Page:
With Microsoft’s Xbox One all but confirmed to be a massive step forward for exciting innovations in DRM and a means for the company to basically take over the used game market, core gamers have started a campaign aimed at putting pressure on Sony to not make the same tragic mistake with the upcoming PlayStation 4.
Over the weekend NeoGAF users started flooding the Twitter accounts belonging to Sony executives — like Shuhei Yoshida (President of Sony Worldwide Studios) @yosp, and John Koller (head of hardware marketing) @jpkoller — using the hashtags #PS4noDRM and #PS4UsedGames. So far, the main focus of the campaign has been to request that Sony respect consumer rights by letting the PlayStation 4 handle used game sales in the exact same way that they currently work on the PS3. Basically, do not try to block or control the free market on pre-owned game sales.
Sony has not yet commented on the PlayStation 4 used game requests, but the message seems to have at least been received by Scott Rohde (PlayStation Software Product Development Head of Sony Worldwide Studios America) who tweeted the following response:
I love passionate #PlayStation Fans!!
— Scott Rohde (@RohdeScott) May 27, 2013
Officially, Sony has stated that the PlayStation 4 will not block used games or require an internet connection. However, they have also not detailed any of their plans in relation to used games, and (as we all know) the details are often where the devil is located.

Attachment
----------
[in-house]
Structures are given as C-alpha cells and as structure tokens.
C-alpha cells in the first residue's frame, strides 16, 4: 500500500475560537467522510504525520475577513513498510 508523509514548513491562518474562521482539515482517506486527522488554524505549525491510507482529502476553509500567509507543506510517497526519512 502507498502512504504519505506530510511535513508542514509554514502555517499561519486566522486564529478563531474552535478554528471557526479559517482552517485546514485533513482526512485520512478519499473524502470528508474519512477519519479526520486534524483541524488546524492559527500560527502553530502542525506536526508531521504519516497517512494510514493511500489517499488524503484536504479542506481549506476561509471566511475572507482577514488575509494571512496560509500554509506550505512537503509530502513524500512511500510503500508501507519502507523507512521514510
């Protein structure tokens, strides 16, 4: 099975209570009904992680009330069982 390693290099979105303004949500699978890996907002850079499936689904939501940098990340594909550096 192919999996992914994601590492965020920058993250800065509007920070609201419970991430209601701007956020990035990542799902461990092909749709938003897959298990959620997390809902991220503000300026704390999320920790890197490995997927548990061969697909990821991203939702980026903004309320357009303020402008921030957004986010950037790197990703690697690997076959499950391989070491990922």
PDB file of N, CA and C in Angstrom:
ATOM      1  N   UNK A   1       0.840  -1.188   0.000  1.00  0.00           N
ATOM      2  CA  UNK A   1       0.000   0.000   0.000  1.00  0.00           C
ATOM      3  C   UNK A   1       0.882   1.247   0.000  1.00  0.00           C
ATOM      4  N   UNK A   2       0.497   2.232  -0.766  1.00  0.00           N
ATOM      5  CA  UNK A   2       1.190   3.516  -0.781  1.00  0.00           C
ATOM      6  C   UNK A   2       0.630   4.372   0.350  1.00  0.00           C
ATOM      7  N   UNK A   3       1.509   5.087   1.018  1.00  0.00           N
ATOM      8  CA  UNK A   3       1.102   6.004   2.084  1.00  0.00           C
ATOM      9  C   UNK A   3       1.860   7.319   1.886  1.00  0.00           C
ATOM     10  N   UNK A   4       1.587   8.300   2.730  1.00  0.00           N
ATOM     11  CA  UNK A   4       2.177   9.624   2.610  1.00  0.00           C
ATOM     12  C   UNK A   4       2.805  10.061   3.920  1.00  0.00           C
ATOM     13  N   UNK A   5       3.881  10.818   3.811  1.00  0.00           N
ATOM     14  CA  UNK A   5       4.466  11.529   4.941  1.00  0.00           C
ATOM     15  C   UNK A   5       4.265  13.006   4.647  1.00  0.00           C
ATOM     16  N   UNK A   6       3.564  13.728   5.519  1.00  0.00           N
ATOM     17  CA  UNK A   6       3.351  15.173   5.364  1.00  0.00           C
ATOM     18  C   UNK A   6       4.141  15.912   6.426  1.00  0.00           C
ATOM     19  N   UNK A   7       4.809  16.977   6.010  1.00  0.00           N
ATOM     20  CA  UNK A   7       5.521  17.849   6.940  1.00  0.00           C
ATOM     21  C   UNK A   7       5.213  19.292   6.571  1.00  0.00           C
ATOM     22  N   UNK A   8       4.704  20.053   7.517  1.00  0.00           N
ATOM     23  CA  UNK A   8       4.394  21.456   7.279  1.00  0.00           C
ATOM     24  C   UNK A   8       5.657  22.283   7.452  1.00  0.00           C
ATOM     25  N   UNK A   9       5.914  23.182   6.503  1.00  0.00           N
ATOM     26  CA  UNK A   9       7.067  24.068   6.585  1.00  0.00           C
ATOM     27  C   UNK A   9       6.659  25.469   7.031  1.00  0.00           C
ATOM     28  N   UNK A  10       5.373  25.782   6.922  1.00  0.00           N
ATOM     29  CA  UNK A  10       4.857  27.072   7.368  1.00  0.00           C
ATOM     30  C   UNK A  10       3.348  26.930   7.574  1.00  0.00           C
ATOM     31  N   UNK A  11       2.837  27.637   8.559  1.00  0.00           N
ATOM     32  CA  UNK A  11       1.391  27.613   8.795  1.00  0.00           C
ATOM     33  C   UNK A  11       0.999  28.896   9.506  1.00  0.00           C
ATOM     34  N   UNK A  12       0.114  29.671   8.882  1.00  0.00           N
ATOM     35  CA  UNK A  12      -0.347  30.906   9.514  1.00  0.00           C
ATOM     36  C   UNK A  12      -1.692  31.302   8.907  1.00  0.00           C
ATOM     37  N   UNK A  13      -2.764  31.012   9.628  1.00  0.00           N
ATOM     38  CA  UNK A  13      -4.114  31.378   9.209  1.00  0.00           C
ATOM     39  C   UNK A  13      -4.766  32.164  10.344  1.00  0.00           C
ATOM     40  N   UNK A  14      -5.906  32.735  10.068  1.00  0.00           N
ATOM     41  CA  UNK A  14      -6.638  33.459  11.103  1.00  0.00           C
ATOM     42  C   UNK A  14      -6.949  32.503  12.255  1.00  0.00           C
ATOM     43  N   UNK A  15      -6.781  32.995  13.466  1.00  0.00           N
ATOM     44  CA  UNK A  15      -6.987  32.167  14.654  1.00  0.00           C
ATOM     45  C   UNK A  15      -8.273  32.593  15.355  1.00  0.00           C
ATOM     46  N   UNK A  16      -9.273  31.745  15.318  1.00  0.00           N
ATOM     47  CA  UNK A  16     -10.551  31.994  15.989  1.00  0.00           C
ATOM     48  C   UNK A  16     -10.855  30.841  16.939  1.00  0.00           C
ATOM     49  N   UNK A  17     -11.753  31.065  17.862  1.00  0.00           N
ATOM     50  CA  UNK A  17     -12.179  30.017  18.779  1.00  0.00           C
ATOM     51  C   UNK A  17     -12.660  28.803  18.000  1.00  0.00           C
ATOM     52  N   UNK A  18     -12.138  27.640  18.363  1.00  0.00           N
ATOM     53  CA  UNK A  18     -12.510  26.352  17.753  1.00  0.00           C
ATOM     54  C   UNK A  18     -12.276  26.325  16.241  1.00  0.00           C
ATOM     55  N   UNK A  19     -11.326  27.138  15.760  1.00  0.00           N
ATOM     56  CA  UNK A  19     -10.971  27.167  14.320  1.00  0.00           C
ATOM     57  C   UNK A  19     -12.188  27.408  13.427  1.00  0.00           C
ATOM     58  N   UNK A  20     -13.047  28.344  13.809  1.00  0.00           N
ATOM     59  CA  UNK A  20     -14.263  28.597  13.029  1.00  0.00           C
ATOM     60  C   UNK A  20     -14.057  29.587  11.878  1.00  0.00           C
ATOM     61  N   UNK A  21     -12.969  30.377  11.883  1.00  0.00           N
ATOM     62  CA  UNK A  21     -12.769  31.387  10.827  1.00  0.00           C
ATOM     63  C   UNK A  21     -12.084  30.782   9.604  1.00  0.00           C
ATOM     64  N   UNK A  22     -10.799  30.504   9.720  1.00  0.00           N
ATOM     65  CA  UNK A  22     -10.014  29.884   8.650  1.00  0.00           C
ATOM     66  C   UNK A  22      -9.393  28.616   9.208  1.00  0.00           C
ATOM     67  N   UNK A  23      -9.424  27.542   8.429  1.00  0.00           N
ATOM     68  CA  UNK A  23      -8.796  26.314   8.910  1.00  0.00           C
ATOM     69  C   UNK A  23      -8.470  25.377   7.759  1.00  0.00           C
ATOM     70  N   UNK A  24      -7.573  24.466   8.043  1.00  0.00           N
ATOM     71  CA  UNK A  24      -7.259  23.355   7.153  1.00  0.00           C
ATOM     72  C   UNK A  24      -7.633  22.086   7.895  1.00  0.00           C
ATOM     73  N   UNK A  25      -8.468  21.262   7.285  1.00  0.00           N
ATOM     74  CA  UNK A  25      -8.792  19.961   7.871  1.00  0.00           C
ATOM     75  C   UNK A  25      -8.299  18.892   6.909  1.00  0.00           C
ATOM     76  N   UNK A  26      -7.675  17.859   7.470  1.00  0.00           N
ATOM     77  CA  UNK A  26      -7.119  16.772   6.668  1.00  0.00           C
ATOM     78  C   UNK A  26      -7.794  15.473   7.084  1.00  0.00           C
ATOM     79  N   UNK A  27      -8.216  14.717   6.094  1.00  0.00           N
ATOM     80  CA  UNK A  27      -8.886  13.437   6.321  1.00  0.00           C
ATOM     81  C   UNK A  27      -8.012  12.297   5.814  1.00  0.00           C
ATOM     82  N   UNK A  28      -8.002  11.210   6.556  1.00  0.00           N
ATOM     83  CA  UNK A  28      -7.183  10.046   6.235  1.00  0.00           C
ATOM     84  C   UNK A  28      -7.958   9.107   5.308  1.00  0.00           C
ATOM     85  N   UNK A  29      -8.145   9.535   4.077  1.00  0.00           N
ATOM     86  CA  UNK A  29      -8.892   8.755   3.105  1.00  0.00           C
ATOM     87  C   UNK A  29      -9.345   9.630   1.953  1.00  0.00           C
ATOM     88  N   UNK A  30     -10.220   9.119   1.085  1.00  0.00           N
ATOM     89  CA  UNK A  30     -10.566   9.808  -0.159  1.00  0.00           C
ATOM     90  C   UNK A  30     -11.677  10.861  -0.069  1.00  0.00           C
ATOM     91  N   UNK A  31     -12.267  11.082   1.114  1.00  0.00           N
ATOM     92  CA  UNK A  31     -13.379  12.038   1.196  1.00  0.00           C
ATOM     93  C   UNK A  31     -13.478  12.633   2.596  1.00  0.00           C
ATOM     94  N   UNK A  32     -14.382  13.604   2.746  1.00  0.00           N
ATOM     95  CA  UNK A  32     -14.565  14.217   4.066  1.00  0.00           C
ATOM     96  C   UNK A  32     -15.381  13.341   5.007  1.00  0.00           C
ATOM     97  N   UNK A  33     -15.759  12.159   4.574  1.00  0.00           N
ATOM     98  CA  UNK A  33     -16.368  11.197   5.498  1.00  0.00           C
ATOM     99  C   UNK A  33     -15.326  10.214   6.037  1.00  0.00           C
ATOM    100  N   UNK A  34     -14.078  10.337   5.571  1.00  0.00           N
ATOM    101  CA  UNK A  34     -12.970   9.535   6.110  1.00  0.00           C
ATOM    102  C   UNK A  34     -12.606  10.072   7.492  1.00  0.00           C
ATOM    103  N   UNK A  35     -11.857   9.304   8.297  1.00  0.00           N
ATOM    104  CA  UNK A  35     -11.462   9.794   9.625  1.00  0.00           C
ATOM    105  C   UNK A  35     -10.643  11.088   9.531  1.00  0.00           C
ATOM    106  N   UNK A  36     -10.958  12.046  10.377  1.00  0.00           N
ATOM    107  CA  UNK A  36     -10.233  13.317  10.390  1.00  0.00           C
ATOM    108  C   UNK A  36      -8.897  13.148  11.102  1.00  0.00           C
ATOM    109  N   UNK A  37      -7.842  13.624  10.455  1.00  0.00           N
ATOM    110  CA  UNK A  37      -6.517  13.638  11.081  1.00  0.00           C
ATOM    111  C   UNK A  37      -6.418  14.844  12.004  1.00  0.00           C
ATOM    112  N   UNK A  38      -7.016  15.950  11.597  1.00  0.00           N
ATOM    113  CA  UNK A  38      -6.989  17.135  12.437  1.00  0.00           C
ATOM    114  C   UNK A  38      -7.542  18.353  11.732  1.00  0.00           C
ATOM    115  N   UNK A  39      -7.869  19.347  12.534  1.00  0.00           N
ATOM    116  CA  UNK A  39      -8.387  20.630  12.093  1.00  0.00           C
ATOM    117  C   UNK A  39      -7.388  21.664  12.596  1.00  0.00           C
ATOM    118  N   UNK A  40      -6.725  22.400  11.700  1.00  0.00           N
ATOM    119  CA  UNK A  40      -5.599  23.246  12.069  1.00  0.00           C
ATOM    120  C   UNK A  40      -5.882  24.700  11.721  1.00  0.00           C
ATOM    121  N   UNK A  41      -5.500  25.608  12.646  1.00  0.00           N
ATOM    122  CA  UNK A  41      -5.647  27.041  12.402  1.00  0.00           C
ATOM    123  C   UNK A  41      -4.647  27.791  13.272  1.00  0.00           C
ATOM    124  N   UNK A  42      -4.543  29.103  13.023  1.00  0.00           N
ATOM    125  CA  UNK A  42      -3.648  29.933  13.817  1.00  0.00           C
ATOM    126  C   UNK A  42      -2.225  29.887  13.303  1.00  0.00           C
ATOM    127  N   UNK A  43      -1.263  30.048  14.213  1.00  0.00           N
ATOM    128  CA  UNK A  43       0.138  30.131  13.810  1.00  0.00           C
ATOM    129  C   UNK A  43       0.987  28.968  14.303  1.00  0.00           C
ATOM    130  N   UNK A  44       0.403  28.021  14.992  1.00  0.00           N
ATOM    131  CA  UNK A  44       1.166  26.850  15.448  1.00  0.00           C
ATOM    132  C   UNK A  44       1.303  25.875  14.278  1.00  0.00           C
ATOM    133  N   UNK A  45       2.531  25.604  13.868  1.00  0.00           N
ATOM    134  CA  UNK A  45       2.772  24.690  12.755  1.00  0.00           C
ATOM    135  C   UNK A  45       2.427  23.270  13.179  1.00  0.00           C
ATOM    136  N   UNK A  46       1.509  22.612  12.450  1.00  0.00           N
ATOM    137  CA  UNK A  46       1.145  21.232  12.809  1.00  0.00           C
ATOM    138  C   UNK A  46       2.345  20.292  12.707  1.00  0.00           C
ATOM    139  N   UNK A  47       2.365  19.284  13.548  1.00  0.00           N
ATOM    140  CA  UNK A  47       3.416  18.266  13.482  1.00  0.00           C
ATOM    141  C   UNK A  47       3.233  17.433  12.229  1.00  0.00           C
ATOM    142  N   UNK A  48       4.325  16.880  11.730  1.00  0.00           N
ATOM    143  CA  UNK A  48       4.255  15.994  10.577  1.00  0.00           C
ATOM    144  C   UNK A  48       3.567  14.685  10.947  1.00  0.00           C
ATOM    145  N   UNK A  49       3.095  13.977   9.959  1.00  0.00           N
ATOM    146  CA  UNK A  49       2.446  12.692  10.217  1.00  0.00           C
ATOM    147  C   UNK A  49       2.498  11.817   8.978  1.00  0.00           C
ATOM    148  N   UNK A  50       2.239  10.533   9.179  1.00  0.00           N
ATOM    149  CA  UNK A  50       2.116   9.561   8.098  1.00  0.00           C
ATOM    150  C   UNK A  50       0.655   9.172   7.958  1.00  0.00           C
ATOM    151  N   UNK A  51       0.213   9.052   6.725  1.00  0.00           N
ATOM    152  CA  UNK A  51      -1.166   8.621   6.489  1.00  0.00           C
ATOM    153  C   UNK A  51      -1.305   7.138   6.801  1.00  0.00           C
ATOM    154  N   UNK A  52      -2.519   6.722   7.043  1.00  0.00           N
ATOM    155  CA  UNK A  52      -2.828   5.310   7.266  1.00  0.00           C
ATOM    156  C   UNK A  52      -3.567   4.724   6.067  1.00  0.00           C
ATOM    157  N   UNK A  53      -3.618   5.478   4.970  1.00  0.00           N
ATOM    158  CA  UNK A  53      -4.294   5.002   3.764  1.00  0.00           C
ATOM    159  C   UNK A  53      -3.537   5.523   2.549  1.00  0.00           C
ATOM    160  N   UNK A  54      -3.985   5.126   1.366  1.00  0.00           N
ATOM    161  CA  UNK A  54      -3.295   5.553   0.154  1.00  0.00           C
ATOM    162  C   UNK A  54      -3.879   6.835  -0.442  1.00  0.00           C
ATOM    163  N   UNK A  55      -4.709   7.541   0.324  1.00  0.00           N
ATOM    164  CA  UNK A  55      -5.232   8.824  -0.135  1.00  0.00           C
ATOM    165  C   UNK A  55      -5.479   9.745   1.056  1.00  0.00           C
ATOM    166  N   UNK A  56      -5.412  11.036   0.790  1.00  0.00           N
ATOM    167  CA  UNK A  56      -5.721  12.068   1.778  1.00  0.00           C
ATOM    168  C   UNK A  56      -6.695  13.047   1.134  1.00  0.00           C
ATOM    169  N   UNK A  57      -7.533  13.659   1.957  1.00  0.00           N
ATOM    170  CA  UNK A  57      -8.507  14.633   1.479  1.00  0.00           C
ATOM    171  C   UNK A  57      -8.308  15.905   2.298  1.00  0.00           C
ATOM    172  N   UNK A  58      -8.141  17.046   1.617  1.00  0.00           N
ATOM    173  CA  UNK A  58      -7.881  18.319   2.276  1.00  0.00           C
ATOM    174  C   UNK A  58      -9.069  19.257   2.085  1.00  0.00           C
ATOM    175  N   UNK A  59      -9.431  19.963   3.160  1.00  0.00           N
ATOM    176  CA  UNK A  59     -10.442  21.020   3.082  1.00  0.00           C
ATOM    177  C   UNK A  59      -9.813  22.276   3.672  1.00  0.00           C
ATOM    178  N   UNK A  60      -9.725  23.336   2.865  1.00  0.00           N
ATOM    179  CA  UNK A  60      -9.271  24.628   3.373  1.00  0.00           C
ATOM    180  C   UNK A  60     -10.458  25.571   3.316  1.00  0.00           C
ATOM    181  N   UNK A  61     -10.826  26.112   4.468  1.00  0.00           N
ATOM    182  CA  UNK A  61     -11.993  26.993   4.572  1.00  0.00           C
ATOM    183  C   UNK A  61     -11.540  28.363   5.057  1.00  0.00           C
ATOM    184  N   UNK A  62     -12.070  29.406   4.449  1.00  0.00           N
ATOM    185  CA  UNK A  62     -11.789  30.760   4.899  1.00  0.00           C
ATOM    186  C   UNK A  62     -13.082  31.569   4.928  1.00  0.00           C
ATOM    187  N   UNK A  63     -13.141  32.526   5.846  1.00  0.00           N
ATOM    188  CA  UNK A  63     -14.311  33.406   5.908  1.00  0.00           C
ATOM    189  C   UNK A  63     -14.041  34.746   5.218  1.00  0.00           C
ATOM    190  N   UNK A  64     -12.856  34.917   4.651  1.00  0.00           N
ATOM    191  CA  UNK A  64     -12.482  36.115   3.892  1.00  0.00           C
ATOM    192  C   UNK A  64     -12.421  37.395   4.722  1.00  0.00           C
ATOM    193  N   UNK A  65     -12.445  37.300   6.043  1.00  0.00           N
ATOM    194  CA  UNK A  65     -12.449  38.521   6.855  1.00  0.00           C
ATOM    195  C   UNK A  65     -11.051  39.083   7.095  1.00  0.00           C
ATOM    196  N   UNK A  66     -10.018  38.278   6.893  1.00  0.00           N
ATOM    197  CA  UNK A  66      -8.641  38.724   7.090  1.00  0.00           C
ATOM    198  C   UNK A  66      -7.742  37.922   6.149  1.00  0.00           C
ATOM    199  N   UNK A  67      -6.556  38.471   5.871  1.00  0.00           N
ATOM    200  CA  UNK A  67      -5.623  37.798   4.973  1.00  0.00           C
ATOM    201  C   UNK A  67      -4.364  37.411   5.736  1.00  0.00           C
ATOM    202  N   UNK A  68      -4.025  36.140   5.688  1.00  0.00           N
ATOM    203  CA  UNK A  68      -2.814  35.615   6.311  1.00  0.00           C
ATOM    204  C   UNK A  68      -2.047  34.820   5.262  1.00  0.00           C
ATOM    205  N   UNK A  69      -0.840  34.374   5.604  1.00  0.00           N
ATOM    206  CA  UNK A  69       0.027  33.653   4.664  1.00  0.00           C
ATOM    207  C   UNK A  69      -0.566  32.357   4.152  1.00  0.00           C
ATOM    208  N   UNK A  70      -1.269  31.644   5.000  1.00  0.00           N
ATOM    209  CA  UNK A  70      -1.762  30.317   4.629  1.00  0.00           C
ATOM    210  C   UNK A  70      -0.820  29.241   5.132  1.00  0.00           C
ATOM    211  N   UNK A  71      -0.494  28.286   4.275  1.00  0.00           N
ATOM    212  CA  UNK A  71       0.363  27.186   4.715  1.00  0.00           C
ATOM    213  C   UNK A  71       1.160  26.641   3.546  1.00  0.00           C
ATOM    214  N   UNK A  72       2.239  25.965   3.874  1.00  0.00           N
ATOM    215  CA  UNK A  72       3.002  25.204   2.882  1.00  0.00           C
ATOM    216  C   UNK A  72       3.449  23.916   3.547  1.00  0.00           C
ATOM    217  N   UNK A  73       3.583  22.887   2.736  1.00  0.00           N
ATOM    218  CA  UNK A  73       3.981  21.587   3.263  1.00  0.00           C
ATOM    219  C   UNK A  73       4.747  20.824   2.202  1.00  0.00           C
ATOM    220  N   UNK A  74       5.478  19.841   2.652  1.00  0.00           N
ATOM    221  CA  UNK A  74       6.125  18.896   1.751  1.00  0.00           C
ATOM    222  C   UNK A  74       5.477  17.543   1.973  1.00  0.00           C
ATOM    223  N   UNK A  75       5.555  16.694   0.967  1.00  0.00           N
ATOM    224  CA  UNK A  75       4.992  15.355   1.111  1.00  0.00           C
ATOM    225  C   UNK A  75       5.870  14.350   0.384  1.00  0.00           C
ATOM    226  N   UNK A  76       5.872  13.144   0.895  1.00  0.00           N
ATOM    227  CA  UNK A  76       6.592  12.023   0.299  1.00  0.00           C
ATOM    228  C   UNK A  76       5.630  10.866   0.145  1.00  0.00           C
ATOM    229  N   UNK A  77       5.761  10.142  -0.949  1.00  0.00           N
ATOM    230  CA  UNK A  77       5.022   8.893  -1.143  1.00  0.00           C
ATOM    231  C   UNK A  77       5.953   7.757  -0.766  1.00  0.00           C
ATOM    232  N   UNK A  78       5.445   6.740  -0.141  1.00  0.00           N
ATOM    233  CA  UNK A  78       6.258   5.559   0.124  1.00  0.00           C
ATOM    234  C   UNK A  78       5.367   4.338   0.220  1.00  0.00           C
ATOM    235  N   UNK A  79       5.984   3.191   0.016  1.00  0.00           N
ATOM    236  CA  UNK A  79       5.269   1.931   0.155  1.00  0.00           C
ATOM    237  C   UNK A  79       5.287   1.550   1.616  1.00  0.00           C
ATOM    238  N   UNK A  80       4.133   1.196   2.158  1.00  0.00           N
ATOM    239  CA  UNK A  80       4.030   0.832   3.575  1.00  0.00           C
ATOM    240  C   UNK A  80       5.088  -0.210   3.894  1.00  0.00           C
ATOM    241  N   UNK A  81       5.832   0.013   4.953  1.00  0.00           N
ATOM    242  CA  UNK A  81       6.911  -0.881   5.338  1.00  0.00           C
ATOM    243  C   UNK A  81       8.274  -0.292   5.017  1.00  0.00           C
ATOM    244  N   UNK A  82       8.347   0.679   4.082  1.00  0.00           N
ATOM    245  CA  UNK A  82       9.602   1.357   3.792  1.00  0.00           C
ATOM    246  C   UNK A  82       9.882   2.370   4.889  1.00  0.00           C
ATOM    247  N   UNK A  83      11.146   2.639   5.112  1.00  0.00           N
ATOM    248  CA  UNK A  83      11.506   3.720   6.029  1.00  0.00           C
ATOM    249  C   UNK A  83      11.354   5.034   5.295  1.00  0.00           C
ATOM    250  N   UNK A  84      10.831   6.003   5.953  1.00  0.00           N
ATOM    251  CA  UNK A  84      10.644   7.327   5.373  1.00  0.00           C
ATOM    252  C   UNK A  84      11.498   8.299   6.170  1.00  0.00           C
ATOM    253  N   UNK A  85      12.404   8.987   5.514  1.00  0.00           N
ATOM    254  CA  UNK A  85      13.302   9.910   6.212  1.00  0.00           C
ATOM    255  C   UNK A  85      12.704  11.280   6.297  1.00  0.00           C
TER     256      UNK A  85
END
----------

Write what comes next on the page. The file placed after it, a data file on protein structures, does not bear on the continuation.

Based off Sony’s past statements, it appears that the company is (or was) planning to let publishers set their own rules for used PlayStation 4 game sales — as opposed to Microsoft, who appears to be leaning towards taking direct control over the entire Xbox One used game market. Although nothing is official in either camp, this is the only scenario that seems to make any sense in relation to EA’s decision to drop Online Pass and scale back support for the Wii U (which does not contain any used game restrictions).
We likely won’t hear anything official from Sony until after Microsoft nails down their Xbox One used game plan. If those plans do turn out to be as restrictive as the appear, Sony has a real opportunity to announce the PlayStation 4 as the more consumer friendly console and gain some ground over Microsoft.
Here’s hoping that Sony is able to recognize that advantage and, more importantly, act on it.